When a firm acquires assets, those assets usually come at a cost. As we know, most assets don’t last forever. Therefore, their cost needs to be proportionately expensed based on the time they are used. Amortization and depreciation are methods of prorating the cost of business assets over their useful life. The expense amounts are used as a tax deduction, decreasing the tax liability for the business. We’ll review Amortization and depreciation in the following article, and we’ll mention the fundamental difference between them.
Amortization is the process of spreading an intangible asset’s cost over the asset’s useful life. Remarkably, intangible assets are not physical assets. Let’s see some examples of intangible assets that are expensed through Amortization:
- Patents and trademarks
- Franchise agreements
- Proprietary processes, such as copyrights
- Cost of issuing bonds to raise capital
- Organizational costs
Amortization is expensed on a straight-line basis, unlike depreciation. That means that the same amount is expensed in each period over the asset’s useful life. Additionally, unlike depreciation, expensed assets using the amortization method typically don’t have any resale or salvage value.
It’s crucial to note the context when using the term amortization as it carries another meaning. For example, an amortization method is often used to calculate a series of loan payments consisting of both principal and interest in each payment.
Amortization in Finance and Accounting
In finance, Amortization is the systematic repayment of a debt. Meanwhile, in accounting, it the systematic writing off of some account over the years.
An illustration of the first meaning is a mortgage on a home, which may be repaid in monthly payments that include interest and a gradual reduction of the principal obligation. As we know, such systematic annual reduction raises the safety factor for the lender by requiring a small annual burden rather than a single, large, final obligation.
In the second meaning, the Amortization of an asset, such as a building, a machine, or a mine, over its estimated life has the effect of reducing its balance-sheet valuation. It is charging its cost into the expenses of operation. Such expense is depreciation.
Remarkably, accelerated Amortization was permitted in the United States during World War II and extended after the war. It aimed to encourage businesses to expand production facilities that would serve the national defense. In the 1950s, accelerated Amortization supported the expansion of export and new product industries. It stimulated modernization in Canada, western European nations, and Japan. Meanwhile, other countries also were interested in it as a means of encouraging industrial development. However, the current revenue lost by the government is a more serious consideration for them.
Example of Amortization
For a better understanding, imagine a business spends $50,000 to purchase a license, and the license will expire in 10 years. As we know, the license is an intangible asset. Therefore, it should be amortized for the 10 years leading up to its expiration date. If we use the straight-line Amortization method – a practice for charging a cost to an expense at a consistent rate – the business’ annual amortization expense for the license will be $5,000. Thus, it indicated that the asset would decrease in value by $5,000 every year.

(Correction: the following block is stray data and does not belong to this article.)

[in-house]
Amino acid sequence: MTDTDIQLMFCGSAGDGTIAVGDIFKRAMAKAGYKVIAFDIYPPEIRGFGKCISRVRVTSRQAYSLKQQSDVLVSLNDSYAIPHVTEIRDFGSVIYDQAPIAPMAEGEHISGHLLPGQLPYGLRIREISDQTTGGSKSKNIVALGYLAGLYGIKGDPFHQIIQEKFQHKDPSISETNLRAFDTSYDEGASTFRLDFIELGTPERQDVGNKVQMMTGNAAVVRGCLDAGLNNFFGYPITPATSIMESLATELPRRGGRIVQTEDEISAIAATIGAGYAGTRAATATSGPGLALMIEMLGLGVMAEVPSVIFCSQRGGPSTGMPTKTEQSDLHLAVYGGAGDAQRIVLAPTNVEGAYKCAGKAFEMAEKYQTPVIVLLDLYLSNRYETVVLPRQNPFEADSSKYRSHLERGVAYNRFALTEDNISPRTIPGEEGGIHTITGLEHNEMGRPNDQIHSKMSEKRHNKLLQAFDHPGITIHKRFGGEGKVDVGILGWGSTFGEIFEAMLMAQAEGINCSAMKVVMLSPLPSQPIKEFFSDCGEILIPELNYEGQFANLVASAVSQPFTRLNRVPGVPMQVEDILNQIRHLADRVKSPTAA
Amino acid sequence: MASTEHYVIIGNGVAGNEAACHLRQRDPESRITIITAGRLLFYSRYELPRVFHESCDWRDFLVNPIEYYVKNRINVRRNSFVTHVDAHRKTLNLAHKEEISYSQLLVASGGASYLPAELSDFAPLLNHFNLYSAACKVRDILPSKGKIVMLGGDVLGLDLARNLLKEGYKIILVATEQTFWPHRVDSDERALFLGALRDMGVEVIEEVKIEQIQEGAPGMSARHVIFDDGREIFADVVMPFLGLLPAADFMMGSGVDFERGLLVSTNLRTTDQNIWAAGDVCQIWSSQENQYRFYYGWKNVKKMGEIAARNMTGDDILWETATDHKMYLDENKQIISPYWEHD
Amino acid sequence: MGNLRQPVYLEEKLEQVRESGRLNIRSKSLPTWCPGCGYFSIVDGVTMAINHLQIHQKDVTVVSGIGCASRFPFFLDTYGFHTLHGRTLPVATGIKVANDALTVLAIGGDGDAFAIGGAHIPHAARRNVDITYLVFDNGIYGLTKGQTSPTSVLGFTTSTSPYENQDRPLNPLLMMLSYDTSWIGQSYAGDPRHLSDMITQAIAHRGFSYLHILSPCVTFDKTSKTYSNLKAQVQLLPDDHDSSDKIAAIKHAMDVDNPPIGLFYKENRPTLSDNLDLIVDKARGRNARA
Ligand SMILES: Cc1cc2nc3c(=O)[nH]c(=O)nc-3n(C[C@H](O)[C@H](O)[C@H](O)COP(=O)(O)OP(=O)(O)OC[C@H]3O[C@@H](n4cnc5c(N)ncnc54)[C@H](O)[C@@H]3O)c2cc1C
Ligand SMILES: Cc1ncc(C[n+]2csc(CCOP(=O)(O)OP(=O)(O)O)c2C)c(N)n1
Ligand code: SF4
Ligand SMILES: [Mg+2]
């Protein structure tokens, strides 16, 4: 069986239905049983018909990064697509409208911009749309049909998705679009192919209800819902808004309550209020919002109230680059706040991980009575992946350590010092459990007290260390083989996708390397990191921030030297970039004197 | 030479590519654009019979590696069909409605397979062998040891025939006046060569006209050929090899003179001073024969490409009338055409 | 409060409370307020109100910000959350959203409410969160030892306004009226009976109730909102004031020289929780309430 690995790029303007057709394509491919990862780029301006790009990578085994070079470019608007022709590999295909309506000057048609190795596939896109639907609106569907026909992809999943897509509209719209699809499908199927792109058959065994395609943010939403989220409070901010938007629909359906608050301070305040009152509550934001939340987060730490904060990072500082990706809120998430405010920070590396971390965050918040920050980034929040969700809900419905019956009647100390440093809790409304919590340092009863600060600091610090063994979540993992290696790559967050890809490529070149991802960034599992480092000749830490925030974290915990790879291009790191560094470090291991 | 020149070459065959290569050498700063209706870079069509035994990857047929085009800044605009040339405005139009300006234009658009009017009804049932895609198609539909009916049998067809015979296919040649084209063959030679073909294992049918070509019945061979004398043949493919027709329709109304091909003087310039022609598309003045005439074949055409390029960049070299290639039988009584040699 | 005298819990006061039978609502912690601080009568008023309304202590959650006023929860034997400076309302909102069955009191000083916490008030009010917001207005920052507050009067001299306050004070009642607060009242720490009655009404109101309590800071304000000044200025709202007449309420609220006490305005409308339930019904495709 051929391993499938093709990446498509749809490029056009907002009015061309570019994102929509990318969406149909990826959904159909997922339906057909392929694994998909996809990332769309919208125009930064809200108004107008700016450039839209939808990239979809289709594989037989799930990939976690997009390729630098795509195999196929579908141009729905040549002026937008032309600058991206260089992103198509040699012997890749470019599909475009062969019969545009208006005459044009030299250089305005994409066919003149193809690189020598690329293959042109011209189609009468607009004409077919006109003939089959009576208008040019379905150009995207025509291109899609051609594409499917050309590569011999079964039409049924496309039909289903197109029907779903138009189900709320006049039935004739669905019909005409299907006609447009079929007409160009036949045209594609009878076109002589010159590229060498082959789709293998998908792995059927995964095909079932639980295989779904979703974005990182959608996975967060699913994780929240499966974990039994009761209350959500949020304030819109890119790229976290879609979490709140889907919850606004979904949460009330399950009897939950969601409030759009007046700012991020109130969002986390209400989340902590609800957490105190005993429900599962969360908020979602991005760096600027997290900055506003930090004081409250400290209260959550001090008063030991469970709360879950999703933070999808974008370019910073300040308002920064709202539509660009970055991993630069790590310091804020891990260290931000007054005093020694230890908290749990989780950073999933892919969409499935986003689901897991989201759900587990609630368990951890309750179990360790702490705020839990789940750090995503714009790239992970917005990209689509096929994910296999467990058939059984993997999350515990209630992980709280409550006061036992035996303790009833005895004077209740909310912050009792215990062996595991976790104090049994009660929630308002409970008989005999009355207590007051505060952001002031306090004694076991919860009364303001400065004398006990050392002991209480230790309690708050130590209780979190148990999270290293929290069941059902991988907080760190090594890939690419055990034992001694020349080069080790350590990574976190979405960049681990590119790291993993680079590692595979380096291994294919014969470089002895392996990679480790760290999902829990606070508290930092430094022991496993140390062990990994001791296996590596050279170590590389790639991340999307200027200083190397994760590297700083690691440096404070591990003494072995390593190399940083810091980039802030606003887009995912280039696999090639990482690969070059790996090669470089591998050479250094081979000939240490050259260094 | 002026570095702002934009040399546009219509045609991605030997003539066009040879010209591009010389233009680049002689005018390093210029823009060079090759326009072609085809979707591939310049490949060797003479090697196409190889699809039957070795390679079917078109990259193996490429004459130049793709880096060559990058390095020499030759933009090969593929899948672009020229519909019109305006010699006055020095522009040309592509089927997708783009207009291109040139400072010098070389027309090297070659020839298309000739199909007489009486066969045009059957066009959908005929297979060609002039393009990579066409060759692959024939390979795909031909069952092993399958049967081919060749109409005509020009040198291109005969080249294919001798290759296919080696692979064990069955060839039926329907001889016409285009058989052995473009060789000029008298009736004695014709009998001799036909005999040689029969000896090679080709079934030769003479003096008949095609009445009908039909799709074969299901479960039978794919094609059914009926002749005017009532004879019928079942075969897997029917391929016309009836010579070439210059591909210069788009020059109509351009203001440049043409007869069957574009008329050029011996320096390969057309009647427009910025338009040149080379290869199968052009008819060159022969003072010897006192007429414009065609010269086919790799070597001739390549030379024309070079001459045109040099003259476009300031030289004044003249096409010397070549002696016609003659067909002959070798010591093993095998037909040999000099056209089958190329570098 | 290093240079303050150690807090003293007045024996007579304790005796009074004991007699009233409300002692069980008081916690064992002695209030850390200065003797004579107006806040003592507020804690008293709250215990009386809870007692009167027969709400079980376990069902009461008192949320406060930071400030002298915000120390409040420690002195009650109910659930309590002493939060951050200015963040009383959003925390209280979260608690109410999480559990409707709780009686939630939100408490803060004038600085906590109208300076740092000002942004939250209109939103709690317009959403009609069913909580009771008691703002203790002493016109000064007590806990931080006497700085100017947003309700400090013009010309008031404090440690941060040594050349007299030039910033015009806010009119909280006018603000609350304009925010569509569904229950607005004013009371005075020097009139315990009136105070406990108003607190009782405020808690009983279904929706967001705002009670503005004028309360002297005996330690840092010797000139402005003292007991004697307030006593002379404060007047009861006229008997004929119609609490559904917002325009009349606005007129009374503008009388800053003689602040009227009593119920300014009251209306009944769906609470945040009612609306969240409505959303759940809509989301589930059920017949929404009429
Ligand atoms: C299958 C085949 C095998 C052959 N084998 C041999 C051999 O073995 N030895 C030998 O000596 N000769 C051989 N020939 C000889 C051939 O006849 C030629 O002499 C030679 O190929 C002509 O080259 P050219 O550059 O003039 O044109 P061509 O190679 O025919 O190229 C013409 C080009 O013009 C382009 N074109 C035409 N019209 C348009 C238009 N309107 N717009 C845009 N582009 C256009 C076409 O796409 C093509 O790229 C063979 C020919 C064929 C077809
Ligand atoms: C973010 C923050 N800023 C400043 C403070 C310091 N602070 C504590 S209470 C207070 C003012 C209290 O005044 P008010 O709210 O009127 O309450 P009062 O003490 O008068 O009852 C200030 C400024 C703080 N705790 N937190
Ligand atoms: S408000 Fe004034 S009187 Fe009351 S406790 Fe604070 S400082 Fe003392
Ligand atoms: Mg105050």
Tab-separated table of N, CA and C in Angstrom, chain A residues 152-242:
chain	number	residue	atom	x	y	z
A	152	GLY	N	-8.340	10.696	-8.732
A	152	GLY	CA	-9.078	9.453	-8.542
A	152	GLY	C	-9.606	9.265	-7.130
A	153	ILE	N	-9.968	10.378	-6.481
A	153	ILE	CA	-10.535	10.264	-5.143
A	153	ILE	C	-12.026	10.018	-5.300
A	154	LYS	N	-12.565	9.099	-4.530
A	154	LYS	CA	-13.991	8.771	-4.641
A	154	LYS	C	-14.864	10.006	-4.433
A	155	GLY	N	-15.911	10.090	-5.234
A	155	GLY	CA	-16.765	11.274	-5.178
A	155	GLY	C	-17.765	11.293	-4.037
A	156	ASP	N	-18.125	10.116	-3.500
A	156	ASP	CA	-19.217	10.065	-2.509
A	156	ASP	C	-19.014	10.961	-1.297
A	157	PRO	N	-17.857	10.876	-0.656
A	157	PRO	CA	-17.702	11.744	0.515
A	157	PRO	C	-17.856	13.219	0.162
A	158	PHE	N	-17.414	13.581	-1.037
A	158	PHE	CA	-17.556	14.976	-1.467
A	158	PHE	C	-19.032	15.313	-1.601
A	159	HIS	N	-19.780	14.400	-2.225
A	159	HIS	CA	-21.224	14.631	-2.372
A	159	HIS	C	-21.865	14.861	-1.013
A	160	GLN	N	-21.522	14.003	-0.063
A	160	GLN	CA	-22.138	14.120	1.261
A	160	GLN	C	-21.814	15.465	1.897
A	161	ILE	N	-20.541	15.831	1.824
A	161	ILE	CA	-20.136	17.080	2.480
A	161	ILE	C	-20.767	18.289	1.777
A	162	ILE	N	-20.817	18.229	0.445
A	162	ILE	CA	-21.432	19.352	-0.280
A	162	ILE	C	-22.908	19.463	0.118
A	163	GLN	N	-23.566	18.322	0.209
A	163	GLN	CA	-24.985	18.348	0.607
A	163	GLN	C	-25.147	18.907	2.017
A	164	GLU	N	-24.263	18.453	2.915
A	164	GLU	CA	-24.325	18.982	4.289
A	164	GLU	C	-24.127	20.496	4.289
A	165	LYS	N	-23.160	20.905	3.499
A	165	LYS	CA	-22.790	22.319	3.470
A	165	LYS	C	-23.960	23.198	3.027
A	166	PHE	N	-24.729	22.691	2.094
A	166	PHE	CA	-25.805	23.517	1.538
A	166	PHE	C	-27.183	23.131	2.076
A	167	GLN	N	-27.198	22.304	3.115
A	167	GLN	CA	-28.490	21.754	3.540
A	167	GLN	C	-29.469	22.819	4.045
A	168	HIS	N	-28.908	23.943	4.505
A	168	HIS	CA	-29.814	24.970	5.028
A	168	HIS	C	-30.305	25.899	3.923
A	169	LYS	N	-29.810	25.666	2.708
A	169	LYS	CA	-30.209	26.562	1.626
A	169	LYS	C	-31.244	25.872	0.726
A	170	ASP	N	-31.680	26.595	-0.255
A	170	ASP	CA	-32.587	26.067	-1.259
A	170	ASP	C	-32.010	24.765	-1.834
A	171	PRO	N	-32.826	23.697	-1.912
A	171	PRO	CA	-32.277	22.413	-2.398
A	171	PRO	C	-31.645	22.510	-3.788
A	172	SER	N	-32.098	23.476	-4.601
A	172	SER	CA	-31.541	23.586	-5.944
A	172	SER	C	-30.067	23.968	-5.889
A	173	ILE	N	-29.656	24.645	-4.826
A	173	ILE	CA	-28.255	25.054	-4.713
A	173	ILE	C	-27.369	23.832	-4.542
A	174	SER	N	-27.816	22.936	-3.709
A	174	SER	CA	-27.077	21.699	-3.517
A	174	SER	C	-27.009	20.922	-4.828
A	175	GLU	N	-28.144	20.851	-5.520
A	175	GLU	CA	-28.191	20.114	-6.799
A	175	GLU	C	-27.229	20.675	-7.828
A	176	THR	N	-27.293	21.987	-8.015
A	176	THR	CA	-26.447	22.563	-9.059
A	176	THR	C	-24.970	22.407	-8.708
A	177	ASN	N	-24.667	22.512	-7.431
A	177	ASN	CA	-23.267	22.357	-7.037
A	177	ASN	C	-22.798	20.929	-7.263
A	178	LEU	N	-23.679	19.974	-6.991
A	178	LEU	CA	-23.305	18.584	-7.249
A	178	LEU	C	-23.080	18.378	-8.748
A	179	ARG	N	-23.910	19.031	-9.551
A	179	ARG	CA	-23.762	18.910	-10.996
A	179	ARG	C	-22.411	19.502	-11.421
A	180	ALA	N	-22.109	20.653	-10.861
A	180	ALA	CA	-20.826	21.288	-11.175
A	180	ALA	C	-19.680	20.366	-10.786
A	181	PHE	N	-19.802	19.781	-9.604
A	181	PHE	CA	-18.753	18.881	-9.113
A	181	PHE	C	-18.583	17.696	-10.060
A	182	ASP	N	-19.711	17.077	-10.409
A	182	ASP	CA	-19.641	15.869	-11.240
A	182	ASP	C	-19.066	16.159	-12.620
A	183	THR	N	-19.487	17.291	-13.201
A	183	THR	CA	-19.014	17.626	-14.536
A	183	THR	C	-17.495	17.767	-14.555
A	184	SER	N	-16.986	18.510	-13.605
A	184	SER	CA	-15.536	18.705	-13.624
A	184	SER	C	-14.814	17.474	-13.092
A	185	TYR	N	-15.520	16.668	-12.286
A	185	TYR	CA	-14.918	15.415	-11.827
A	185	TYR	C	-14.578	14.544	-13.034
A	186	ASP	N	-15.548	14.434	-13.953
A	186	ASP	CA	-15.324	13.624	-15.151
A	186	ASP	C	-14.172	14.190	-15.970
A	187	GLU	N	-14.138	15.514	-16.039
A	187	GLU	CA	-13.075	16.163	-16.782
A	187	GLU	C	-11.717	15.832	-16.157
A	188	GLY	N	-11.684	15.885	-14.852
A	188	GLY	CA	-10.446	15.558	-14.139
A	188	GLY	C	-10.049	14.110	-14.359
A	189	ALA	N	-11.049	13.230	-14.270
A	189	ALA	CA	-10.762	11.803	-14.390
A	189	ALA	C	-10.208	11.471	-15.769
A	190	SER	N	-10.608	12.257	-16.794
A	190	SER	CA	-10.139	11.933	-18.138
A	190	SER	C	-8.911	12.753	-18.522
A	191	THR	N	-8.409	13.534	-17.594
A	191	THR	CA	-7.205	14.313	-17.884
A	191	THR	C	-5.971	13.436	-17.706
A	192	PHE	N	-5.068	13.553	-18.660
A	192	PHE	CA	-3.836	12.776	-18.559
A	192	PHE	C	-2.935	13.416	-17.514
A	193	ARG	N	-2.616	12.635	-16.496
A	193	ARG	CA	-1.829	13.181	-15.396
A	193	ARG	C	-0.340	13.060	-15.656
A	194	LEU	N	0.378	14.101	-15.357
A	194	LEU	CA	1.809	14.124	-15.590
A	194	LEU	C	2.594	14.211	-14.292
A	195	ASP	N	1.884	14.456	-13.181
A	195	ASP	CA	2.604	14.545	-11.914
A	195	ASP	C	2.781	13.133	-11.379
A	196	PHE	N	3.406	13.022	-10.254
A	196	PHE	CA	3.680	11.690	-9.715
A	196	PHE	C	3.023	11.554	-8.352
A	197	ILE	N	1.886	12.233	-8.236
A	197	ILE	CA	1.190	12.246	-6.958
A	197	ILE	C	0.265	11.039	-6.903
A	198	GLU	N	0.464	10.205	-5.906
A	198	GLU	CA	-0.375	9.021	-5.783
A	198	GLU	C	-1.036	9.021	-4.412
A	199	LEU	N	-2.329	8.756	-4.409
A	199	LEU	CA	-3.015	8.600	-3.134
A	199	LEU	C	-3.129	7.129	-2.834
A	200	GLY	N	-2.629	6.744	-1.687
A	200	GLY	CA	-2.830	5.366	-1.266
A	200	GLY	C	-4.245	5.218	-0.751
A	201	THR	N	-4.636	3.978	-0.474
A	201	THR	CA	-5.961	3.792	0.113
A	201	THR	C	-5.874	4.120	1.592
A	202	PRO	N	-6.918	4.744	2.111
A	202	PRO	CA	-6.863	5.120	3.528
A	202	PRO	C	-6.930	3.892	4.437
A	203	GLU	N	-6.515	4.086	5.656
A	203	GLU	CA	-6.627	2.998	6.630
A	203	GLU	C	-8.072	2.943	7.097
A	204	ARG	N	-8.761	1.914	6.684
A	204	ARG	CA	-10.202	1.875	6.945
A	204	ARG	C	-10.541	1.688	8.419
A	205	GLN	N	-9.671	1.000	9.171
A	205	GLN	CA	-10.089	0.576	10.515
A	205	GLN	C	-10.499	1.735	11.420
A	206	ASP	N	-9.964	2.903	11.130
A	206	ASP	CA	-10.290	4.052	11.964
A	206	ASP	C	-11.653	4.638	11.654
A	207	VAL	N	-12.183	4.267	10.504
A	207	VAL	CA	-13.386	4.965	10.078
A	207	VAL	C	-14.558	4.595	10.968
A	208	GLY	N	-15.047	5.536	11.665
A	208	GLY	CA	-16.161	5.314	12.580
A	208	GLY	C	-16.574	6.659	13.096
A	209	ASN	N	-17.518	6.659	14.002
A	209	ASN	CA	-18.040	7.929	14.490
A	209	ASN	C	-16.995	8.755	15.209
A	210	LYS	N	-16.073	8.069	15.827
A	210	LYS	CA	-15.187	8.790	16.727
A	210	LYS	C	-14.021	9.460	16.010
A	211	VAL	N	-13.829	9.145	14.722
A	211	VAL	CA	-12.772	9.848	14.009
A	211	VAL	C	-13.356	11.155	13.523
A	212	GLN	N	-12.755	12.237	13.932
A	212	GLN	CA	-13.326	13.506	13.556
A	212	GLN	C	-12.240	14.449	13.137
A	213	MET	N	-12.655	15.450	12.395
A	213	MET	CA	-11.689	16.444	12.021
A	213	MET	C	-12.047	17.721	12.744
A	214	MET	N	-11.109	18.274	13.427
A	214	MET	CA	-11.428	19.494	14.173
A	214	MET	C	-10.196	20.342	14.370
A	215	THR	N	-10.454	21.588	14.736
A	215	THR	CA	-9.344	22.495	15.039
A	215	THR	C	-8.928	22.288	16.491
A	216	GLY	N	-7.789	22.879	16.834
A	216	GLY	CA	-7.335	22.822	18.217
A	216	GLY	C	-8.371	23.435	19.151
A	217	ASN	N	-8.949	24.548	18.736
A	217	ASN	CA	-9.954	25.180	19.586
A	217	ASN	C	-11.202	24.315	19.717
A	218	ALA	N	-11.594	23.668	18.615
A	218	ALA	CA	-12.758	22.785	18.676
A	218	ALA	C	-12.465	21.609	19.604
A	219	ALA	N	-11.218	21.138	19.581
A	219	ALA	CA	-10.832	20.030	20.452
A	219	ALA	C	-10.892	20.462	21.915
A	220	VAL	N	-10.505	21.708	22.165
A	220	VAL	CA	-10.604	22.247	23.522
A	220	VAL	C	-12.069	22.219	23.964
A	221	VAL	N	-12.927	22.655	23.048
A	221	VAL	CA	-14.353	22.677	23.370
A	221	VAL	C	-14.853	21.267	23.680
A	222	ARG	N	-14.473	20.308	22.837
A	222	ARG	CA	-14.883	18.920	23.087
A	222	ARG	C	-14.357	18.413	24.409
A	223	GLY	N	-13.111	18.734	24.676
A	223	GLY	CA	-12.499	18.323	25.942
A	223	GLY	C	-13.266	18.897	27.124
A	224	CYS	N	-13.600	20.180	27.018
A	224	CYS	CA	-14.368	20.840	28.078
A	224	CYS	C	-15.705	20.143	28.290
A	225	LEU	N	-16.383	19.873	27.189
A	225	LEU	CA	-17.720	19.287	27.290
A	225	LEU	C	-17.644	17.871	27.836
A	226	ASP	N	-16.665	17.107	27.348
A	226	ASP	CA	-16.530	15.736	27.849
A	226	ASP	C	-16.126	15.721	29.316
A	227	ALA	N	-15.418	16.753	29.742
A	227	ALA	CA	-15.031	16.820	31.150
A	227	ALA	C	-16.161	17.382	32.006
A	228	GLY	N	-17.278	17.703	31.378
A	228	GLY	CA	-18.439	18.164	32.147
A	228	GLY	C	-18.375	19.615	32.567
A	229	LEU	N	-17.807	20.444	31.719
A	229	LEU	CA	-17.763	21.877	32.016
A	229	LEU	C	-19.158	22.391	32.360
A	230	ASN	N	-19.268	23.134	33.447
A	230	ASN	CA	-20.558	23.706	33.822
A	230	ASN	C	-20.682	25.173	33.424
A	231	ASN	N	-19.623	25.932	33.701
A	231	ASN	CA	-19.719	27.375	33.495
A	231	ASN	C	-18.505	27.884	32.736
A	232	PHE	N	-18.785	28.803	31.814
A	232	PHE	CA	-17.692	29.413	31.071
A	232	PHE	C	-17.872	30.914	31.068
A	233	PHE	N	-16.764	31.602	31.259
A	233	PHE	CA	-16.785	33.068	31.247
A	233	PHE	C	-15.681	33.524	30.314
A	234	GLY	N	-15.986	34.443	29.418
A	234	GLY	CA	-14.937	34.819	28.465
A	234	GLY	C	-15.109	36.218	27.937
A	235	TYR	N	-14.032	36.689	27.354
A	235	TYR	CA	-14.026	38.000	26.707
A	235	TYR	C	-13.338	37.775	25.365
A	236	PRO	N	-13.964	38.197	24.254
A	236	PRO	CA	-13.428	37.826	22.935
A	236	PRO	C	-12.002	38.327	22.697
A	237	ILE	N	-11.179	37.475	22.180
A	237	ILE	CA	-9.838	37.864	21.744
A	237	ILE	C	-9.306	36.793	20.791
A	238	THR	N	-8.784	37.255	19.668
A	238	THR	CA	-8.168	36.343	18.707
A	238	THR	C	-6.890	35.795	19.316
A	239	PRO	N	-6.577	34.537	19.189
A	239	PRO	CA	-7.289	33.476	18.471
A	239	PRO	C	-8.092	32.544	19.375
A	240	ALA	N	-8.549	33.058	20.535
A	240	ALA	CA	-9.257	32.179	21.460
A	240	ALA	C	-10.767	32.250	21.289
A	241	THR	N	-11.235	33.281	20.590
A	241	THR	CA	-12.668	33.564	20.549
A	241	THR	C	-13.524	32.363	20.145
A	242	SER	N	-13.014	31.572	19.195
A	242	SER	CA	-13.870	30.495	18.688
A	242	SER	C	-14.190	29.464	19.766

What is Depreciation? Depreciation is the expensing of a fixed (tangible) asset over its useful life. Fixed assets are tangible assets. They are physical assets that can be touched. Let’s see some examples of fixed or tangible assets that are commonly depreciated:
- Office furniture
Remarkably, tangible assets might have some value at the end of their life. Therefore, depreciation is calculated by decreasing the asset’s salvage value or resale value from its original cost. The difference is depreciated equally over the years of the expected life of the asset. It means that the depreciated amount expensed in each year is a tax deduction for the business until the asset’s useful life has expired.
For instance, a firm can use an office building for many years. The cost of the building is spread out over the expected life of the building, with an amount of the cost being expensed in each accounting year.
It’s essential to mention that depreciation of some fixed assets can be done on an accelerated basis. It indicates that a larger portion of the asset’s value is expensed in the early years of the asset’s life. For instance, vehicles are usually depreciated on an accelerated basis.
Example of Depreciation
In order to better understand the meaning of depreciation, imagine a firm obtaining a new piece of equipment with an expected useful life of 10 years for the price of $100,000. If we use the straight-line method, the firm’s annual depreciation expense for the equipment will be $10,000. This is essential as depreciation expenses are deductions for tax purposes. It is also possible for a firm to use an accelerated depreciation method. The amount of depreciation it takes each year is higher during the previous years of an asset’s life.
Difference Between Depreciation and Amortization
The critical difference between Amortization and depreciation is that Amortization is for intangible assets. In contrast, depreciation is for tangible assets. Meanwhile, another key difference is that Amortization is almost always implemented using the straight-line method. Meanwhile, depreciation can be implemented using either the straight-line or accelerated method. Remarkably, as they are intangible, amortized assets do not have a salvage value, which is the expected resale value of an asset at the end of its life. Meanwhile, depreciated assets have a salvage value. Therefore, an asset’s salvage value should be subtracted from its cost to determine the amount in which it can be depreciated.